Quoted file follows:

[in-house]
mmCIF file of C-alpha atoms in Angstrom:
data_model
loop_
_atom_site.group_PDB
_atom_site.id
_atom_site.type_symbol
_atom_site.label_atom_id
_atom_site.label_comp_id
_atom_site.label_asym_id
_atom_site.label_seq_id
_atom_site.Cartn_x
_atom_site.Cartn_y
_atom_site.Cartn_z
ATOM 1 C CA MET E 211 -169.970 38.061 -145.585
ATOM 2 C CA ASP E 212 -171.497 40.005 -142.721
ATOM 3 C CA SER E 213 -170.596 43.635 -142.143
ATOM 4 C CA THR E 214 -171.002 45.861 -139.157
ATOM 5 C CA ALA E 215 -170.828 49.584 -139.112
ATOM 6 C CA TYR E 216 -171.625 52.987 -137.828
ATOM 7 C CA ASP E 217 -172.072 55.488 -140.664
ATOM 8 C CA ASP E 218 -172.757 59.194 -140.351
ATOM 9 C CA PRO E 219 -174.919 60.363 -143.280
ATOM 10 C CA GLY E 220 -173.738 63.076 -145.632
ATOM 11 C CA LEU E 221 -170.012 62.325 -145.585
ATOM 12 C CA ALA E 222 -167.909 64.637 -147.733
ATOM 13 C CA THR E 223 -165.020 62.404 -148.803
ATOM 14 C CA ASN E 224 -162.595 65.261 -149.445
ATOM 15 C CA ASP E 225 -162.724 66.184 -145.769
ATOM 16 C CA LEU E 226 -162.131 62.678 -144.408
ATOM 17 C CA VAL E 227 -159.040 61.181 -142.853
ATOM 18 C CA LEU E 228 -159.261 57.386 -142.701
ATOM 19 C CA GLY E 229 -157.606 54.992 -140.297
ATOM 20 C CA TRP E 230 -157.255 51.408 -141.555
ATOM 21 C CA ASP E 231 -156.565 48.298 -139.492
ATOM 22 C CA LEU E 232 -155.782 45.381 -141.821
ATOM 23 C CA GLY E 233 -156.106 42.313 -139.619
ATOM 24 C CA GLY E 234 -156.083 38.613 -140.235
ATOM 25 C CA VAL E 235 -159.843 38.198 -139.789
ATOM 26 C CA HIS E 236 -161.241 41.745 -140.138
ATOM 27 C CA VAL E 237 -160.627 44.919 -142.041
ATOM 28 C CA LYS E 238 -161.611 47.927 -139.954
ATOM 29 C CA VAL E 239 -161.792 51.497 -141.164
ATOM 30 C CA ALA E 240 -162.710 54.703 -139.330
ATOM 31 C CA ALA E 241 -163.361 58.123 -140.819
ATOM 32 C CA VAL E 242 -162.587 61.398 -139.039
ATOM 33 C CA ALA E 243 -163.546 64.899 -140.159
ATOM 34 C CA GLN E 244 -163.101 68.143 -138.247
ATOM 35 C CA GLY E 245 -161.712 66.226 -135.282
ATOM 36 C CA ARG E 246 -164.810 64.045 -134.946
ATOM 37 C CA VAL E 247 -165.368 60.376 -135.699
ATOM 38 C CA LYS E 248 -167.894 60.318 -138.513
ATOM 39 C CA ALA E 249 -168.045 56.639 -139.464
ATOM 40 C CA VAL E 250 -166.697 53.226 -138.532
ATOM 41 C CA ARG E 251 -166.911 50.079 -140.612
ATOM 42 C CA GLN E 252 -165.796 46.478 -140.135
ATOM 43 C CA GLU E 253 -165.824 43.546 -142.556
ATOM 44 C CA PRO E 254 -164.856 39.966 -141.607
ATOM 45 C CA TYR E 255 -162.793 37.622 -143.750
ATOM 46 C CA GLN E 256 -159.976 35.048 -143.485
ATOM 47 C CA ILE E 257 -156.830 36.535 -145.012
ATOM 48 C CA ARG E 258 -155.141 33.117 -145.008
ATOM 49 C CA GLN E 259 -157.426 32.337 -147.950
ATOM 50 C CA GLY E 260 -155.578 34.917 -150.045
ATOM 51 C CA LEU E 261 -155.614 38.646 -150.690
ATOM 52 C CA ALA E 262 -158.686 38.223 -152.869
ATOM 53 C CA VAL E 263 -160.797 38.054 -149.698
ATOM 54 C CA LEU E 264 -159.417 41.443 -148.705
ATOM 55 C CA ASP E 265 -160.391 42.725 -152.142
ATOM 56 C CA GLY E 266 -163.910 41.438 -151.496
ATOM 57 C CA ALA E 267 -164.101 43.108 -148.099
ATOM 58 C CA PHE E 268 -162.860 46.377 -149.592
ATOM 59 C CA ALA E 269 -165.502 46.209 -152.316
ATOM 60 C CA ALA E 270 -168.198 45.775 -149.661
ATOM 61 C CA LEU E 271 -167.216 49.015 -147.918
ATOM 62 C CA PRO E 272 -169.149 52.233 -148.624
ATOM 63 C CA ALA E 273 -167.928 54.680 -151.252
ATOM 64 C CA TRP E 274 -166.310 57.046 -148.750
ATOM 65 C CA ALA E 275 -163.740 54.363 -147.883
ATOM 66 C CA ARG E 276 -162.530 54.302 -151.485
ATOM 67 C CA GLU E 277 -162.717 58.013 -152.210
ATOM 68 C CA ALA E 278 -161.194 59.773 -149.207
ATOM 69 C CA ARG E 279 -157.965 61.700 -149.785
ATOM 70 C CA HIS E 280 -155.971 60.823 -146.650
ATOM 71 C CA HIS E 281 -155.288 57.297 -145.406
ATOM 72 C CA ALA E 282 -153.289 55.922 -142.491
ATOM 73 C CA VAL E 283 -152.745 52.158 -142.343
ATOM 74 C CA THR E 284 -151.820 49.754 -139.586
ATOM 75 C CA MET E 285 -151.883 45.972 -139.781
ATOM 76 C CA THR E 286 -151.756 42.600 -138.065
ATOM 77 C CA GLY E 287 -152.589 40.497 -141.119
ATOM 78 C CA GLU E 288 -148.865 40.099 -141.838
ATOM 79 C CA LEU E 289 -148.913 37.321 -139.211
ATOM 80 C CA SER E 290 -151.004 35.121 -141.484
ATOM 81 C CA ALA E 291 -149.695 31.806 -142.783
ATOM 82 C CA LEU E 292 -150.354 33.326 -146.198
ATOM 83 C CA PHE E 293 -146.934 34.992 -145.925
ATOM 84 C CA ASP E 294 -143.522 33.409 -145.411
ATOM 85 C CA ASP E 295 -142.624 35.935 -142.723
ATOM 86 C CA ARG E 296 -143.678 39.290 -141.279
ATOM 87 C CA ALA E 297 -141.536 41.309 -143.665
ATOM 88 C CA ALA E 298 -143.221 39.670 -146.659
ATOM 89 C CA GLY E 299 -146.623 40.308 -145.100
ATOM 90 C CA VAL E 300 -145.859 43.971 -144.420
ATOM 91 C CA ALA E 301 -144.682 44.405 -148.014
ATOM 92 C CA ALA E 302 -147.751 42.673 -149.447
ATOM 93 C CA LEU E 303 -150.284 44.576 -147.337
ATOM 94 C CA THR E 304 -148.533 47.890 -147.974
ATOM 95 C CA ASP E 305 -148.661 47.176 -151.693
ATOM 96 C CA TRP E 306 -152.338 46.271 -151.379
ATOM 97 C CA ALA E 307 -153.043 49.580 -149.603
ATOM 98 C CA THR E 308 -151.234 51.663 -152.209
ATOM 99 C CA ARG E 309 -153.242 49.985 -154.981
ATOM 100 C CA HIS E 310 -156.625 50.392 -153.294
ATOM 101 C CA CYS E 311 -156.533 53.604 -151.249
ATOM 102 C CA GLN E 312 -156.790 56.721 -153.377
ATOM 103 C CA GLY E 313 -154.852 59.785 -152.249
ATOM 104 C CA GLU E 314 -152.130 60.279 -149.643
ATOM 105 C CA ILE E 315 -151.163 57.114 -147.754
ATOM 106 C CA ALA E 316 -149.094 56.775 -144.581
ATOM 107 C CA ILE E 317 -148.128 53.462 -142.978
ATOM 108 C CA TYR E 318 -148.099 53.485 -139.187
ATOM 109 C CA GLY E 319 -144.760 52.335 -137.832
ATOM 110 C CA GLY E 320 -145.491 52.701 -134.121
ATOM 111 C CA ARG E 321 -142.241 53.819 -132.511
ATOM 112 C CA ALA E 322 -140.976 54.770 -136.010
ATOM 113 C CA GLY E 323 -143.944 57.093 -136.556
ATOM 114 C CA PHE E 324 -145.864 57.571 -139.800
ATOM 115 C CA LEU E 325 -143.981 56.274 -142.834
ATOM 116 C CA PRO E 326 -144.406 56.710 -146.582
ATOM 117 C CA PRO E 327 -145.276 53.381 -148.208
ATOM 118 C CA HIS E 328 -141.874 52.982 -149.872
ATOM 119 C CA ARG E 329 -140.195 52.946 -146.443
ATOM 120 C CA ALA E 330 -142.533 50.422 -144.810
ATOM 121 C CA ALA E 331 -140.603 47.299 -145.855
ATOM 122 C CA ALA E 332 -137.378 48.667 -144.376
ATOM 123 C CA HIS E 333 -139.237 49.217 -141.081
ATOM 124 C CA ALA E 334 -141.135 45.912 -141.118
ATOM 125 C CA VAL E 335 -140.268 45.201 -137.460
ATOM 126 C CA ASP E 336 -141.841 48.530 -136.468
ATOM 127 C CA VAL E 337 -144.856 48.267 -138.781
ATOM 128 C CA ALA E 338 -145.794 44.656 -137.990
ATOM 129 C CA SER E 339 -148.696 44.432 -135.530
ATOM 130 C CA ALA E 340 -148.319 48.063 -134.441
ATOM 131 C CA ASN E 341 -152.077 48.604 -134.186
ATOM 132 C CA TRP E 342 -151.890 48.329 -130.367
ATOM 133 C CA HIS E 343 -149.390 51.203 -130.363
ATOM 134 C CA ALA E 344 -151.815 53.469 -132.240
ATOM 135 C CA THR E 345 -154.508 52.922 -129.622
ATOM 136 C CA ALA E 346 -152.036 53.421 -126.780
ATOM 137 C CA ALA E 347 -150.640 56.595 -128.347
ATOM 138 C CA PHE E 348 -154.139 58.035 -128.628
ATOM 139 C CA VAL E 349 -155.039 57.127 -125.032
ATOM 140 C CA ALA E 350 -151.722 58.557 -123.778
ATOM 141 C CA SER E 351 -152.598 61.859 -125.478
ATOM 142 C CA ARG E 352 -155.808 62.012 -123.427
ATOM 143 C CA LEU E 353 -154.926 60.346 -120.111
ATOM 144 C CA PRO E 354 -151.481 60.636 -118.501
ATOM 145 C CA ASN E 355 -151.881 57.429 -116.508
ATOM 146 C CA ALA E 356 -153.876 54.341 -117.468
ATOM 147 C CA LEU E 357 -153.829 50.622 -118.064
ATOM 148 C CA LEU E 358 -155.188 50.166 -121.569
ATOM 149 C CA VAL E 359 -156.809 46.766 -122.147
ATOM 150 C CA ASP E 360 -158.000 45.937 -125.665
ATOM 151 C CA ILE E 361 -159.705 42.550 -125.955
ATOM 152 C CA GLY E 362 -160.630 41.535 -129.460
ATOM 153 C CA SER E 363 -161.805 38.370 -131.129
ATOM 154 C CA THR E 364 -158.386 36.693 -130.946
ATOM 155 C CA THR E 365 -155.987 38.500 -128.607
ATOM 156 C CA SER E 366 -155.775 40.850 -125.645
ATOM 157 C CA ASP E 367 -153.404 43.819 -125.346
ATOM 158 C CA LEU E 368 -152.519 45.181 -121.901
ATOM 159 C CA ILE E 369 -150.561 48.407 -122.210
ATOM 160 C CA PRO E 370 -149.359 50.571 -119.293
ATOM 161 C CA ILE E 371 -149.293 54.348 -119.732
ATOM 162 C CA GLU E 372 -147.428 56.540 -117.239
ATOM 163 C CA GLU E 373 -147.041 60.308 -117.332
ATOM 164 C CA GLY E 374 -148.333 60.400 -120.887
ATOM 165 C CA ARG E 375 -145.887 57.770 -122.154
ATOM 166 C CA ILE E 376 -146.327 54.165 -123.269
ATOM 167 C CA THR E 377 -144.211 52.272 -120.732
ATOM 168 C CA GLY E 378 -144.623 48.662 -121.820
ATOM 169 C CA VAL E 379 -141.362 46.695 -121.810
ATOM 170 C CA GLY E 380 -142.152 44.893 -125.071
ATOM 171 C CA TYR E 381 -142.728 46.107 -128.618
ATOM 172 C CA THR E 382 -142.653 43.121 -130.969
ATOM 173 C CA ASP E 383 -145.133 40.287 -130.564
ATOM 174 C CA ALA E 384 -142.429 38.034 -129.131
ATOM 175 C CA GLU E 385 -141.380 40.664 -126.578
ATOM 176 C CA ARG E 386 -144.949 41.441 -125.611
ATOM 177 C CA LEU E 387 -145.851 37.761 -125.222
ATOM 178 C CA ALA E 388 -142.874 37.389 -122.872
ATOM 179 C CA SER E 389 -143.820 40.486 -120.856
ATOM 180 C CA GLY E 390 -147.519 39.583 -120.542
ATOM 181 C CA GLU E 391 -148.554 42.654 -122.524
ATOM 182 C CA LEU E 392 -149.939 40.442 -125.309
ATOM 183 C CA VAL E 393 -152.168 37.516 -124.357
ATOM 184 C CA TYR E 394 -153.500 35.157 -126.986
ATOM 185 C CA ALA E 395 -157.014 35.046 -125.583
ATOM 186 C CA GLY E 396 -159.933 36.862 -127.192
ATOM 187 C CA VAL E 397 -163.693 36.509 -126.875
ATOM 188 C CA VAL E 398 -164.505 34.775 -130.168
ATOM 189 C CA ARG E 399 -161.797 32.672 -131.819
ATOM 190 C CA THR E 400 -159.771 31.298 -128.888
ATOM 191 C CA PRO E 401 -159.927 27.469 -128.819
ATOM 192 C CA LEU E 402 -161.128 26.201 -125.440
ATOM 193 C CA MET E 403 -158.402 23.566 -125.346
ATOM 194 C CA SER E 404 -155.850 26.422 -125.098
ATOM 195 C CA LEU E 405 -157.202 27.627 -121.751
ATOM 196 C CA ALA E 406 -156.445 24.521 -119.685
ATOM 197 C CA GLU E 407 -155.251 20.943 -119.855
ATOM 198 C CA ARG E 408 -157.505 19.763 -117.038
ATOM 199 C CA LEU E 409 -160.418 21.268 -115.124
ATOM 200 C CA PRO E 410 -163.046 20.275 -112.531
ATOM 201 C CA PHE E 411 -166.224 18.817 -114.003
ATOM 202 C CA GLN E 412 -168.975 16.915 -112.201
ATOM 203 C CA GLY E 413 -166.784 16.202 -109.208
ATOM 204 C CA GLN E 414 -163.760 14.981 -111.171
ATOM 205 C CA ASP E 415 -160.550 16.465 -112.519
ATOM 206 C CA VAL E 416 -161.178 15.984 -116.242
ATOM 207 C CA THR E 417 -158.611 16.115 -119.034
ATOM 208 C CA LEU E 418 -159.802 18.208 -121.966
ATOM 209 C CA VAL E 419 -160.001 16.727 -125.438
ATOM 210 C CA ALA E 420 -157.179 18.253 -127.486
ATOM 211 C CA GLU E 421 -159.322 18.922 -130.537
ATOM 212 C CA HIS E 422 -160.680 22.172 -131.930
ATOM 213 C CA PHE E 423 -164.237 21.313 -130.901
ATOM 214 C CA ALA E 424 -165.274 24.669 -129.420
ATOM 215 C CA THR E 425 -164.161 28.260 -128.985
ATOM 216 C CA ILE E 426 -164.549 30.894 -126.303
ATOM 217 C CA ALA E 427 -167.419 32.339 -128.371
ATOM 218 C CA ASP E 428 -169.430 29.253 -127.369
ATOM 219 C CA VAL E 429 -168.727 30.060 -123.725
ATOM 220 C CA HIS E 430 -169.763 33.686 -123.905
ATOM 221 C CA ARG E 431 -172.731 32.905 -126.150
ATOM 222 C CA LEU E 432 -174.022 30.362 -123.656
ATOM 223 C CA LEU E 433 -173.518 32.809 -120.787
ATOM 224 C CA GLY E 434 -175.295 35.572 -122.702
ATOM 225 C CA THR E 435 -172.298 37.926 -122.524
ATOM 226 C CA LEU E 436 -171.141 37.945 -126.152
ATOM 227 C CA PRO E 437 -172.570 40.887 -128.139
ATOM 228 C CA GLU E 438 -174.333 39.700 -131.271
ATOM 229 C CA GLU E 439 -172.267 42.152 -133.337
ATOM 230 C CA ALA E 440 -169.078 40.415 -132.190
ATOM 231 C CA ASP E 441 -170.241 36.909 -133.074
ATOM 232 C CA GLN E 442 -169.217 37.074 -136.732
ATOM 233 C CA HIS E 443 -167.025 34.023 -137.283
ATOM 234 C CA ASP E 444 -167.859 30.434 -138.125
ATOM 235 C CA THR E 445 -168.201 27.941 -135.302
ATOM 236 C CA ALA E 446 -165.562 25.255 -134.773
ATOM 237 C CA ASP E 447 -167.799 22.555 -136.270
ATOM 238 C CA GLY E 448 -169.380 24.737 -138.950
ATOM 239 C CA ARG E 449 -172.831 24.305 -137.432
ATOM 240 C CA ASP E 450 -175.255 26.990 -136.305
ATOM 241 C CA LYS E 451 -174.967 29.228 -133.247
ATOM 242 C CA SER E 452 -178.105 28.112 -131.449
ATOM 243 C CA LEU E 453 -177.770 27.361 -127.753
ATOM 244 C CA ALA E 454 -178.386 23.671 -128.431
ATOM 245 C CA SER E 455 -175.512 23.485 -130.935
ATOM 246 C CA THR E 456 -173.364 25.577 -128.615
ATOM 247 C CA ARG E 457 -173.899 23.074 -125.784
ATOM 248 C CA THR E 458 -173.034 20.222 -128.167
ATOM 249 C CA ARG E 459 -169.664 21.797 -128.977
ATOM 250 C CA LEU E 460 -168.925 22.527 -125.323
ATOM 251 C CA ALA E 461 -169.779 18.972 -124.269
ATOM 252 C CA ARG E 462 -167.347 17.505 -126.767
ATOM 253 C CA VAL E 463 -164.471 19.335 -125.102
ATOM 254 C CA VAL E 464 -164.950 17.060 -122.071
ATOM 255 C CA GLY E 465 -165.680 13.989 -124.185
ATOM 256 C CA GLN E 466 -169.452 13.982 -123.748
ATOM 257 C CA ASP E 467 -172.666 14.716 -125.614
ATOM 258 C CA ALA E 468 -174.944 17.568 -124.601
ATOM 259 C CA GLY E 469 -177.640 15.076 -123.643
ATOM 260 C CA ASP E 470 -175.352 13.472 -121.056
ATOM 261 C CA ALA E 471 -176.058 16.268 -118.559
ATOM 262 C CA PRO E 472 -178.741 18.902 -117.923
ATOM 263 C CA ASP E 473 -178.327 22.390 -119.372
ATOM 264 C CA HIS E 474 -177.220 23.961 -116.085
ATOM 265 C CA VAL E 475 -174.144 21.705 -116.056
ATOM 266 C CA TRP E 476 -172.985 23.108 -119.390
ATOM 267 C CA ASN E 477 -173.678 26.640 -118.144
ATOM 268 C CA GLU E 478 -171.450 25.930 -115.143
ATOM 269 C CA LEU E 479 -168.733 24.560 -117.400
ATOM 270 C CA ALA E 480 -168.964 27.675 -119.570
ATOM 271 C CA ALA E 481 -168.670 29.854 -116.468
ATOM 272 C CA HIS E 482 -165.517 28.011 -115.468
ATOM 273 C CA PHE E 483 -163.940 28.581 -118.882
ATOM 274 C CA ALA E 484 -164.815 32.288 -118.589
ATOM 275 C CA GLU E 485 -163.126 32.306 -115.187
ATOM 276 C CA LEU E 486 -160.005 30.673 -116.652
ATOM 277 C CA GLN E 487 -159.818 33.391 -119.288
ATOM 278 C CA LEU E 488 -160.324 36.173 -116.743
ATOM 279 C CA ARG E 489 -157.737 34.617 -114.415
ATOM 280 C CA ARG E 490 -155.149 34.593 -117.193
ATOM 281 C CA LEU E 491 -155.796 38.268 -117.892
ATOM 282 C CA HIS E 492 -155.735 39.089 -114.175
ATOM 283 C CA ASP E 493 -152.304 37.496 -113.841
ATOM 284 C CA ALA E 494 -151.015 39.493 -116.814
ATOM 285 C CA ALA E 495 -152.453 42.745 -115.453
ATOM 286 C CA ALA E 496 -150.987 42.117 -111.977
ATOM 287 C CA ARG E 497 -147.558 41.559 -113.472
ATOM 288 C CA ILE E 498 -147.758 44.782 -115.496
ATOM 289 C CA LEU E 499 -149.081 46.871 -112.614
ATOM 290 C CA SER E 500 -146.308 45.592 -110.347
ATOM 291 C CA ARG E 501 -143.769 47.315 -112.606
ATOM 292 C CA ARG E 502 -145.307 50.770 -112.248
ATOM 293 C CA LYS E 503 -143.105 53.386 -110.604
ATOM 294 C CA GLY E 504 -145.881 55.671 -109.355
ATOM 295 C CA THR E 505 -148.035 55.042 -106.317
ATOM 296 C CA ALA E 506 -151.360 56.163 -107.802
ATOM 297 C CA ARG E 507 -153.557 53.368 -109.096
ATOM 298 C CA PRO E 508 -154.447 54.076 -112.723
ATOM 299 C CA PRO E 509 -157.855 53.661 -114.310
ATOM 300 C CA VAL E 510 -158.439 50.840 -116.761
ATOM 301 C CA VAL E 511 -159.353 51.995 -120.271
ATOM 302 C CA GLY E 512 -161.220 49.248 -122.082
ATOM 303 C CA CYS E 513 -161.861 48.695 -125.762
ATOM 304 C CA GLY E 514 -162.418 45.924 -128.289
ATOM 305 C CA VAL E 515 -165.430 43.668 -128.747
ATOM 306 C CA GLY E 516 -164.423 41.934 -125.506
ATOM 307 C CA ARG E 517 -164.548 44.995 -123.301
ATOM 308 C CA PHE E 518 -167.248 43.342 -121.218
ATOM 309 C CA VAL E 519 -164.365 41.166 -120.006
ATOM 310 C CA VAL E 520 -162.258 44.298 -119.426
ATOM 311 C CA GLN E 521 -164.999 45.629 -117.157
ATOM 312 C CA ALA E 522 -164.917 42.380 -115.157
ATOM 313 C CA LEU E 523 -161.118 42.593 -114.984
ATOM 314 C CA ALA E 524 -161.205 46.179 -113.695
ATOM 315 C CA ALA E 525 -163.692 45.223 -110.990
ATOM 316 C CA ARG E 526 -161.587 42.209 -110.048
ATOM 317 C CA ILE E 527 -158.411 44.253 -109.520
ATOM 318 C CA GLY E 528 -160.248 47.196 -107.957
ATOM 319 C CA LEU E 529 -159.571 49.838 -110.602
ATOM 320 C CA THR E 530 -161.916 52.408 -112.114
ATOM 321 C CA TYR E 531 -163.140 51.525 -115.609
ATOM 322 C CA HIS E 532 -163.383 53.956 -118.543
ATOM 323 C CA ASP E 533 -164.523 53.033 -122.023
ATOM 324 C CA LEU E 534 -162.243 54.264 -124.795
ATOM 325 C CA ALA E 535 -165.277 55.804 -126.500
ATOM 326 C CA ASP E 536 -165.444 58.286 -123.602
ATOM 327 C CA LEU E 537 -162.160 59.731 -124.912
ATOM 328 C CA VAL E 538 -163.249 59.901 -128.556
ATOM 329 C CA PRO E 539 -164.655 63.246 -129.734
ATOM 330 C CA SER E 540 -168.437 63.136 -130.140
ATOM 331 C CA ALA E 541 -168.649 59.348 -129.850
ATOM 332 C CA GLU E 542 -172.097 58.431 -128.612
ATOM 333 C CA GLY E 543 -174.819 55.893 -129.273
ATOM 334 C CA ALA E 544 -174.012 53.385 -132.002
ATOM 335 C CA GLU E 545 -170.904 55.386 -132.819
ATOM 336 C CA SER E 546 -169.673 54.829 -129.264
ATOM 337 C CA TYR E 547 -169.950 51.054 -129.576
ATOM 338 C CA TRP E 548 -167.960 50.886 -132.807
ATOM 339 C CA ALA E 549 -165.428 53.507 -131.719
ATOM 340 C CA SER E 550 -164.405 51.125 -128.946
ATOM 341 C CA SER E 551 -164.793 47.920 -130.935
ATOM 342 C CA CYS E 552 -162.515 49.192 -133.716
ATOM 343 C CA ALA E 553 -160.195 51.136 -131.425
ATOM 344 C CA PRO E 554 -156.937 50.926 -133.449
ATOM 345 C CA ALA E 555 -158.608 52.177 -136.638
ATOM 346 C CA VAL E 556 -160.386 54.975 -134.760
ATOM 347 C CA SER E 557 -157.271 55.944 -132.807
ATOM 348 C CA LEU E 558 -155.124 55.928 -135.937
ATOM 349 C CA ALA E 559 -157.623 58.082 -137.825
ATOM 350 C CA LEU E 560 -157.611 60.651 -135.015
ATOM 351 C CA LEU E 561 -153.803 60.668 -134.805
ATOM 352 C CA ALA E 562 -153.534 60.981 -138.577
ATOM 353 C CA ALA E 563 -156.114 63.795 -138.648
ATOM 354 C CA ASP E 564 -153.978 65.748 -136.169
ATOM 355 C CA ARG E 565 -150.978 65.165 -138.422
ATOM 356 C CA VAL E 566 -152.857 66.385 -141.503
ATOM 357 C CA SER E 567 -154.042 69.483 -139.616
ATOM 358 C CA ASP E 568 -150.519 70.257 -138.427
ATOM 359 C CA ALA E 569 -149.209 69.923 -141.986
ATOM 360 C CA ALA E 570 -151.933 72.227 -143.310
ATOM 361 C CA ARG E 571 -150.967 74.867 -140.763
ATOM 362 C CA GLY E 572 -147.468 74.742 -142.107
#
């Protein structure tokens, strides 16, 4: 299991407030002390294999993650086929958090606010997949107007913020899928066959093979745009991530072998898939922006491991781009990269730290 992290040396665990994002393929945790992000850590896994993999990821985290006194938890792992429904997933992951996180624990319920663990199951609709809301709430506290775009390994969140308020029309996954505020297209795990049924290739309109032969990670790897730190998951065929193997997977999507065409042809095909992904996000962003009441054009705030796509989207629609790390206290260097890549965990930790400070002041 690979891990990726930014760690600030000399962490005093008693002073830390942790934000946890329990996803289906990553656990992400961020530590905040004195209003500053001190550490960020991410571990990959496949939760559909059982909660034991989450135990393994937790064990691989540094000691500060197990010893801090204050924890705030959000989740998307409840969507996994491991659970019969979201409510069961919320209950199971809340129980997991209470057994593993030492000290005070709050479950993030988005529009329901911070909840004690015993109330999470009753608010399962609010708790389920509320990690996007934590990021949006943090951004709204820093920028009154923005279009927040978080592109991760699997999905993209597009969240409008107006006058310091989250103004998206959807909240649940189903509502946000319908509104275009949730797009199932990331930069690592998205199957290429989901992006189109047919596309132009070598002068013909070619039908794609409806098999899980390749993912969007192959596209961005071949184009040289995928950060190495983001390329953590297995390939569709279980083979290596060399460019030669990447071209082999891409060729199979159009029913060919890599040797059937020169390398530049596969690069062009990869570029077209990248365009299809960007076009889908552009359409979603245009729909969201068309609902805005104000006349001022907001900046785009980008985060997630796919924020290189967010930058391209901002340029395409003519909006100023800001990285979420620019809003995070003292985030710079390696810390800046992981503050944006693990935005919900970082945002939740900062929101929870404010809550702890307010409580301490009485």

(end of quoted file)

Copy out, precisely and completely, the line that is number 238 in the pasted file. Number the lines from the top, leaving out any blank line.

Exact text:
ATOM 224 C CA GLY E 434 -175.295 35.572 -122.702